Perform the following steps to replace wire mesh element replacement: ‪

1. Remove the valve rocker cover(s);
2. Remove the wire mesh form the rocker cover;
3. Install a new wire mesh element to the rocker cover;
4. Install the rocker cover to the engine;
5. Verify replacement of wire mesh element;

 

Written by sam

February 2nd, 2012 at 4:10 am

Series 60 Cylinder Pressure Losses

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A loss of cylinder pressure can cause increased oil consumption. The detection and elimination of cylinder pressure losses is vital to engine life and efficient operation. To assist the mechanic in effectively measuring the loss of cylinder pressure, and locating the source of abnormal leaks in individual cylinders, the following test procedure has been developed.

1. Move the vehicle requiring test to the chassis dynamometer; refer to OEM guidelines.
2. Disconnect air compressor.
3. Start the engine.
4. Run the engine and bring the engine coolant temperature to normal operating range.
5. Run vehicle to full load and rated speed.
6. Attach a manometer calibrated to read in inches of water, to the oil dipstick opening. Measure and record the crankcase pressure.
7. Shut down engine.
8. Remove the vehicle from the chassis dynamometer.
9. Review the crankcase pressure test results.
If the crankcase pressure exceeds 0.75 kPa (3 in. H 2 O), repair worn or damaged valve(s) or cylinder kit; r
If the crankcase pressure was less than or equal to 0.75 kPa (3 in. H 2 O), perform cylinder compression test.
10. Compare the cylinder compression test results to specifications.
If the cylinder compression is below specifications, repair worn or damaged valve(s) or cylinder kit;
If the cylinder compression is within specification, call Detroit Diesel Technical Service Group

Written by sam

February 2nd, 2012 at 4:06 am

Series 60 Defective Turbocharger

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To determine if a defective turbocharger is causing excessive oil consumption, perform the following: ‪

1. Remove the turbocharger drain line connected to the crankcase and place the drain line into a suitable container.
2. Perform a crankcase pressure test.

If the engine crankcase pressure is less than 0.75 kPa (3 in. H 2 O), replace the turbocharger;
If the engine crankcase pressure is 0.75 kPa (3 in. H 2 O) or more, check for worn or damaged valve and cylinder kit;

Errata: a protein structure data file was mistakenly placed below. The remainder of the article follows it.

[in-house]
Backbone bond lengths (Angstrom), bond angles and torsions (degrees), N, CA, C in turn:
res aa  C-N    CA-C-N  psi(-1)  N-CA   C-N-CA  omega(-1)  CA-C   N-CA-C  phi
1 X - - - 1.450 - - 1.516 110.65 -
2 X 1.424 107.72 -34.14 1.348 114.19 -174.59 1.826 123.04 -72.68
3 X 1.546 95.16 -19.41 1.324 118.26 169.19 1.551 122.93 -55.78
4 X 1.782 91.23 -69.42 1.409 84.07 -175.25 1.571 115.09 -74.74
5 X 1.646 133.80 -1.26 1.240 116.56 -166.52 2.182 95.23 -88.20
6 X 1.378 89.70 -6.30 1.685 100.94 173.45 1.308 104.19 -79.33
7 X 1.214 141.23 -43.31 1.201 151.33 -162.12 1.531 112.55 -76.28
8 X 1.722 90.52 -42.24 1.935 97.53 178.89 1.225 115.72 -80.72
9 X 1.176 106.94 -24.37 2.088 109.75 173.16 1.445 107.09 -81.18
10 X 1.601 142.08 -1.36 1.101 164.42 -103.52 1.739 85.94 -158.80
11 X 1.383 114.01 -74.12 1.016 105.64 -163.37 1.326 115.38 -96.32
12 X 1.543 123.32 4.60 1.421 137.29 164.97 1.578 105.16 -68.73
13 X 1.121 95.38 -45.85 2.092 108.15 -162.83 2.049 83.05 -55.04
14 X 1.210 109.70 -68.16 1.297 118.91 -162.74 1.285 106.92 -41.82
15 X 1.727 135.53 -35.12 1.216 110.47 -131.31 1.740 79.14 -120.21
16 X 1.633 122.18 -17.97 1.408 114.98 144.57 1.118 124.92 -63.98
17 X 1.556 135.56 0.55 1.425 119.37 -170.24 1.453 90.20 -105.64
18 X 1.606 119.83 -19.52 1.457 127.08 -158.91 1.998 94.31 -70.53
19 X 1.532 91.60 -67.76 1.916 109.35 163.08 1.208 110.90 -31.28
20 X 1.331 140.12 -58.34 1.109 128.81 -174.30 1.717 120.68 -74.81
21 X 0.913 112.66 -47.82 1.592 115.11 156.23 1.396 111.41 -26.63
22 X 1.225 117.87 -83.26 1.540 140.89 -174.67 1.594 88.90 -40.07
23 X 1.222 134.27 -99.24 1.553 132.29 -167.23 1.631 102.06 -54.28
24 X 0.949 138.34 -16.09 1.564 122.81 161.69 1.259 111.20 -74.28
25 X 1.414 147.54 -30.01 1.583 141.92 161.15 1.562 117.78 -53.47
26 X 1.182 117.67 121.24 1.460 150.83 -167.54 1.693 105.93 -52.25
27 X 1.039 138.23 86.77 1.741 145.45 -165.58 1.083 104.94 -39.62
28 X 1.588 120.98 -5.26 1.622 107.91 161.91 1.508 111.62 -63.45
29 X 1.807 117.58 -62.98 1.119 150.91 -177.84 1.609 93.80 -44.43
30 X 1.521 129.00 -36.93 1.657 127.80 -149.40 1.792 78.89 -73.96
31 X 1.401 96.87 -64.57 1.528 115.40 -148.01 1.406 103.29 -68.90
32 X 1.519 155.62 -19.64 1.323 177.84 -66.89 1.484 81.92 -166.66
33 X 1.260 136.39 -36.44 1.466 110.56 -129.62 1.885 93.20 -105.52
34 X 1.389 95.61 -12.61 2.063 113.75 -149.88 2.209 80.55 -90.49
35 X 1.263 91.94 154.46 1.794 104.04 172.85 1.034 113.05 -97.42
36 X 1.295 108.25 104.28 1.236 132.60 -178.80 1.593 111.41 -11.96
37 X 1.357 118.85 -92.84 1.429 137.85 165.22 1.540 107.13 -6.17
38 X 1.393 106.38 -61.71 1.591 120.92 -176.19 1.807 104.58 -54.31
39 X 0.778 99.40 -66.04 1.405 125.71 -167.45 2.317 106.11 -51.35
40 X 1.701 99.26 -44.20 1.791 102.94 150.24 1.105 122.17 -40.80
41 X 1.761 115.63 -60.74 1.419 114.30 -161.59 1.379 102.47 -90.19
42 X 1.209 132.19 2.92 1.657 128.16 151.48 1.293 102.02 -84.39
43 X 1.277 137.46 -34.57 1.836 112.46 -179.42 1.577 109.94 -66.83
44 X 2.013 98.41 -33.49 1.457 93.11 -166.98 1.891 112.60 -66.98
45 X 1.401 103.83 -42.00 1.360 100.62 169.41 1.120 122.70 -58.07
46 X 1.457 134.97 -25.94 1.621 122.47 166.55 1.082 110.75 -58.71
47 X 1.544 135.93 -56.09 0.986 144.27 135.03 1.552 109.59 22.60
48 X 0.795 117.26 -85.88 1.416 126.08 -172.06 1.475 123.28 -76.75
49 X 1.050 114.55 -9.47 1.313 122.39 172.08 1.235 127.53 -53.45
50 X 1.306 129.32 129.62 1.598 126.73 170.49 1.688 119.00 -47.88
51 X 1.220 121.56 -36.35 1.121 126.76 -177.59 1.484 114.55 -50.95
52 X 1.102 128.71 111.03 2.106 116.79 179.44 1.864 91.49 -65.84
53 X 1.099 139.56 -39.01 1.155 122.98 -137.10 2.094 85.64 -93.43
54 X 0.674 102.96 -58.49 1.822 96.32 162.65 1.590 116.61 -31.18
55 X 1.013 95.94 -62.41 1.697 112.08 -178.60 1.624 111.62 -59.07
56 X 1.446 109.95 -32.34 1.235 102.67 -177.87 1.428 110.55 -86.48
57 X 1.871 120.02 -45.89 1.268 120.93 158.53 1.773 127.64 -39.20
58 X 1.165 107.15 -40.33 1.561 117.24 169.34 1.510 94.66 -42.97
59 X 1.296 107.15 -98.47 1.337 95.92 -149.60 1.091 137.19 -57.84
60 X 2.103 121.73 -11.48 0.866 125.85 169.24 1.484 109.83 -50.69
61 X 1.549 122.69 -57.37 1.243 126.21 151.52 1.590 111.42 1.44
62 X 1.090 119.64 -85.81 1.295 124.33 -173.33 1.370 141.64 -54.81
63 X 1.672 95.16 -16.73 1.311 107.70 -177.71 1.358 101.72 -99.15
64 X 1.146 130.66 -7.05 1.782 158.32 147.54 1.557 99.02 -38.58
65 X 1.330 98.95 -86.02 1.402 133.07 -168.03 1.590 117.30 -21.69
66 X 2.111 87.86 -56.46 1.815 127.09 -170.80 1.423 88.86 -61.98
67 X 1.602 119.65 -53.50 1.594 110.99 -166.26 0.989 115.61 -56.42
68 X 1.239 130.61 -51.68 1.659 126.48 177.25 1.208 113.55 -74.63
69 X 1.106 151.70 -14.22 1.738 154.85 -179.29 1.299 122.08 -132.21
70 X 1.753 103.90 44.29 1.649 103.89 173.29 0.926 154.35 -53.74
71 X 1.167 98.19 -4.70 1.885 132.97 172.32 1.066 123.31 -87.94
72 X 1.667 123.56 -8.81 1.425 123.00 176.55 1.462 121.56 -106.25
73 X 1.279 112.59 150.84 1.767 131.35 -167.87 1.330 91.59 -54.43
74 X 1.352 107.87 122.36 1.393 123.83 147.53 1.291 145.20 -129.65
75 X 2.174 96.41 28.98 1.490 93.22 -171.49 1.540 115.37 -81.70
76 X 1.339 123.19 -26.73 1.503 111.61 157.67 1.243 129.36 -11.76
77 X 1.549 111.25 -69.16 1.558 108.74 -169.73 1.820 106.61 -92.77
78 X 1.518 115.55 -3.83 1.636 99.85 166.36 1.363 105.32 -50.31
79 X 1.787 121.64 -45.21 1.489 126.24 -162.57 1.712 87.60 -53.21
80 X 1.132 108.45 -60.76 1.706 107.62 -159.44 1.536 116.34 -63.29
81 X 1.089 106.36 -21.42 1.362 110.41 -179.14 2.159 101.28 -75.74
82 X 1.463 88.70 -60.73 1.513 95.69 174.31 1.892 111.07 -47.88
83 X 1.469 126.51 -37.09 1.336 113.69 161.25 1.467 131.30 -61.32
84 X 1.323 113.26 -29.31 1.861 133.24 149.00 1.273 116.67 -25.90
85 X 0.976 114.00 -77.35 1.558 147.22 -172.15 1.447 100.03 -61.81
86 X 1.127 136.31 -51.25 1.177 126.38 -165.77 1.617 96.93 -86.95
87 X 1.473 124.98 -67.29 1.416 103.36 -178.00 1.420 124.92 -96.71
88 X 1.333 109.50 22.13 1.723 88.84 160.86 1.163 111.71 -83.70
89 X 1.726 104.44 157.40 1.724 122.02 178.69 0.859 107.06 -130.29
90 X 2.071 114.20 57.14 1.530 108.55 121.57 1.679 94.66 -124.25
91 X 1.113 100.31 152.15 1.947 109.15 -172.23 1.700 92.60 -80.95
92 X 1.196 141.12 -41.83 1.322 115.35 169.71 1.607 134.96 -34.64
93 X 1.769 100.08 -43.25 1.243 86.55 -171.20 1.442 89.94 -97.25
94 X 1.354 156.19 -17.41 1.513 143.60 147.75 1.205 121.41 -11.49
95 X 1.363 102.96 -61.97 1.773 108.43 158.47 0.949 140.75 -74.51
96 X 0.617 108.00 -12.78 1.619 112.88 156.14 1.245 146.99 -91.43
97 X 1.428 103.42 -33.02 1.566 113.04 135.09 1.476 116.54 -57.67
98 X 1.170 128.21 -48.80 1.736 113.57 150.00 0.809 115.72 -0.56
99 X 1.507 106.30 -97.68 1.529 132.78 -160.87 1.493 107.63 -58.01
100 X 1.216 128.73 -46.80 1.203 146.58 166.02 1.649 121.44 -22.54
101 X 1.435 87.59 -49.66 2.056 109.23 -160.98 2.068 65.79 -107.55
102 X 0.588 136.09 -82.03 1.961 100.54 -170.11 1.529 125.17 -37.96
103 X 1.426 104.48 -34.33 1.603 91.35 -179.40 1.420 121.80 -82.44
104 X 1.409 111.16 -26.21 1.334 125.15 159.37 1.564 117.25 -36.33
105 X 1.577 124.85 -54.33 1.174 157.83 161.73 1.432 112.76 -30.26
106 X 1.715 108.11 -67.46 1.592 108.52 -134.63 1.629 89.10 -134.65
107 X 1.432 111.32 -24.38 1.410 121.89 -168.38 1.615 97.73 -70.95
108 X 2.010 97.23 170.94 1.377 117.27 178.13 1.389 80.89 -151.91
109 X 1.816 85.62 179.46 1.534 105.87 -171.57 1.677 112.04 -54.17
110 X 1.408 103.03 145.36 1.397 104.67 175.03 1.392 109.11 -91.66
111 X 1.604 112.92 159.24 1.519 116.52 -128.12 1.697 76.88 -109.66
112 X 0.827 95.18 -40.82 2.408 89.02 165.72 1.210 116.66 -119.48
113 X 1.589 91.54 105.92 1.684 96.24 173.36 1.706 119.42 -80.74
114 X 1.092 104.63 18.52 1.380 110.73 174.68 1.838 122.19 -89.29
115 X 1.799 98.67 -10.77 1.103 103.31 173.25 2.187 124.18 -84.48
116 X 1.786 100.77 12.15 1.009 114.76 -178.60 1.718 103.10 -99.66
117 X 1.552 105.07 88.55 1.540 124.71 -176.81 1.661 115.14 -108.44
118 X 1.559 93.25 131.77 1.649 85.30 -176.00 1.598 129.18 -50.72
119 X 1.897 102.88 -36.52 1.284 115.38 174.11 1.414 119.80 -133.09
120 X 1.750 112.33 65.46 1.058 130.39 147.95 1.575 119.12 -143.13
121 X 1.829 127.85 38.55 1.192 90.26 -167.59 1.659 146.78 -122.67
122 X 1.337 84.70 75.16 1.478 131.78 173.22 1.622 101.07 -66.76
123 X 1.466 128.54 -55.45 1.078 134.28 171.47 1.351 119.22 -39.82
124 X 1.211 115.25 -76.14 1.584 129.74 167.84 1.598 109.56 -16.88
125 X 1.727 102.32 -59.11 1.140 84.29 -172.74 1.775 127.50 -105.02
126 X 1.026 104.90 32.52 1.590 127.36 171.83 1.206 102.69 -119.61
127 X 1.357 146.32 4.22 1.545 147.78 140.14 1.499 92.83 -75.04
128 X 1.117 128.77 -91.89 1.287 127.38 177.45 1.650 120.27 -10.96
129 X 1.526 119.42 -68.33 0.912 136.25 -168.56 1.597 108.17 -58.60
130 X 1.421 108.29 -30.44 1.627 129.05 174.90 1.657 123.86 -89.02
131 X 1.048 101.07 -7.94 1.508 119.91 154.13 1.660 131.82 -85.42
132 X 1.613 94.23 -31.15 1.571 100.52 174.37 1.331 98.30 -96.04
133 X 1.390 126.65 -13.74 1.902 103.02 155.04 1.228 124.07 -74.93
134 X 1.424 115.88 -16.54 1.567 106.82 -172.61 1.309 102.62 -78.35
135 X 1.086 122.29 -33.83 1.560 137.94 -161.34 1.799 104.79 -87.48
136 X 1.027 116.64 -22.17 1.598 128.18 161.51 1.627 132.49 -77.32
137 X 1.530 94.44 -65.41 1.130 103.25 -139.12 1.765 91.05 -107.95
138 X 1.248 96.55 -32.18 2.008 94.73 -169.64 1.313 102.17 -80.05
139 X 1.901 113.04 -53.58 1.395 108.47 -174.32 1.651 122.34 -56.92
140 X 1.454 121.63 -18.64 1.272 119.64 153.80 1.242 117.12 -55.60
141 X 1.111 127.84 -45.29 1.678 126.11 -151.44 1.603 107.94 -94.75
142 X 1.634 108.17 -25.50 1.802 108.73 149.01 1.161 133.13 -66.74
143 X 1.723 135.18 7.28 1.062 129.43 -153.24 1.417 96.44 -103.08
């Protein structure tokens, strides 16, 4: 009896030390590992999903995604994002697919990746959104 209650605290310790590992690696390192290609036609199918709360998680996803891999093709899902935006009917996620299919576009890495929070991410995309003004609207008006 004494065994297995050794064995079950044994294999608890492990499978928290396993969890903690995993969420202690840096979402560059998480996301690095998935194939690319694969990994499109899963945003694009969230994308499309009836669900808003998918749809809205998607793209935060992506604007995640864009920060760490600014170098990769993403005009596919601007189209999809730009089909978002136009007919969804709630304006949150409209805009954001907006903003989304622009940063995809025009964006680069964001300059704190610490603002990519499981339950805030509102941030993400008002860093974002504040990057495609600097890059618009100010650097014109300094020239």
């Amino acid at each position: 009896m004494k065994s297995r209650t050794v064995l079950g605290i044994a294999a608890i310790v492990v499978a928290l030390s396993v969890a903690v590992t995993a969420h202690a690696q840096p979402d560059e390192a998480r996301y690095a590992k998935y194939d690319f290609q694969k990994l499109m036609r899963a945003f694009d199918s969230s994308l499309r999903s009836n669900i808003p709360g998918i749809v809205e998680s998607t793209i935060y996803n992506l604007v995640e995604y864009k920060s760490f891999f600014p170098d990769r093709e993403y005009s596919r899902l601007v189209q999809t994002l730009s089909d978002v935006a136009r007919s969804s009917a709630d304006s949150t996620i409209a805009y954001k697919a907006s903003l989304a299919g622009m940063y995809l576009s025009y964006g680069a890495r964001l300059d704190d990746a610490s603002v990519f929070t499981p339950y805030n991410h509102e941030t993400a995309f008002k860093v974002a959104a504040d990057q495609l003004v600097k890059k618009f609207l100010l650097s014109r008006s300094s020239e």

Written by sam

February 2nd, 2012 at 4:03 am

Series 60 Defective Air Compressor

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To determine if a defective air compressor is causing excessive oil consumption, perform the following: ‪

1. Perform a crankcase pressure test and record the test results.
2. Disconnect the air outlet line from the air compressor;

Series 60 Defective Air Compressor 300x175 Series 60 Defective Air Compressor

3. Repeat step and record the test results.
4. Compare the results of test one with test two.

If the engine crankcase pressure remained the same, check the turbocharger;
If the engine crankcase pressure decreased, replace the air compressor

Written by sam

February 2nd, 2012 at 3:35 am

Series 60 Leaking Oil Cooler

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To determine if a leaking oil cooler core is causing excessive oil consumption, perform the following: ‪

1. Check for oil in the engine coolant or radiator.
If oil is present in either the engine coolant or radiator;
If no oil is present in either the engine coolant or radiator, check for a defective air compressor;
2. Remove the oil cooler core and housing;
3. Clean both the oil side and water side of oil cooler core;
4. Perform an oil cooler core pressure test;
5. Visually check to see if air bubbles are rising to the surface of the water within the container.
If air bubbles are present
If no air bubbles are present, complete a lube oil consumption report, call the Detroit Diesel Technical Service Group for a form.

Written by sam

February 2nd, 2012 at 3:30 am

Series 60 External Oil Leaks

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To determine if oil leaks are causing excessive oil consumption, perform the following:

1. Start and run the engine to operating temperature 88 ° C (190 ° F).
2. Check for leaks at oil lines, connections, mating joints, seals, and gaskets

If no oil leaks are found, shut down the engine and check for a leaking oil cooler core;
If oil leaks are found, shut down the engine;

Engine Oil Leak Repair

Perform the following steps, as necessary, to resolve engine oil leaks: ‪

1. Repair or replace components leaking oil;
2. Verify repairs made to correct oil leaks;

Written by sam

February 2nd, 2012 at 3:26 am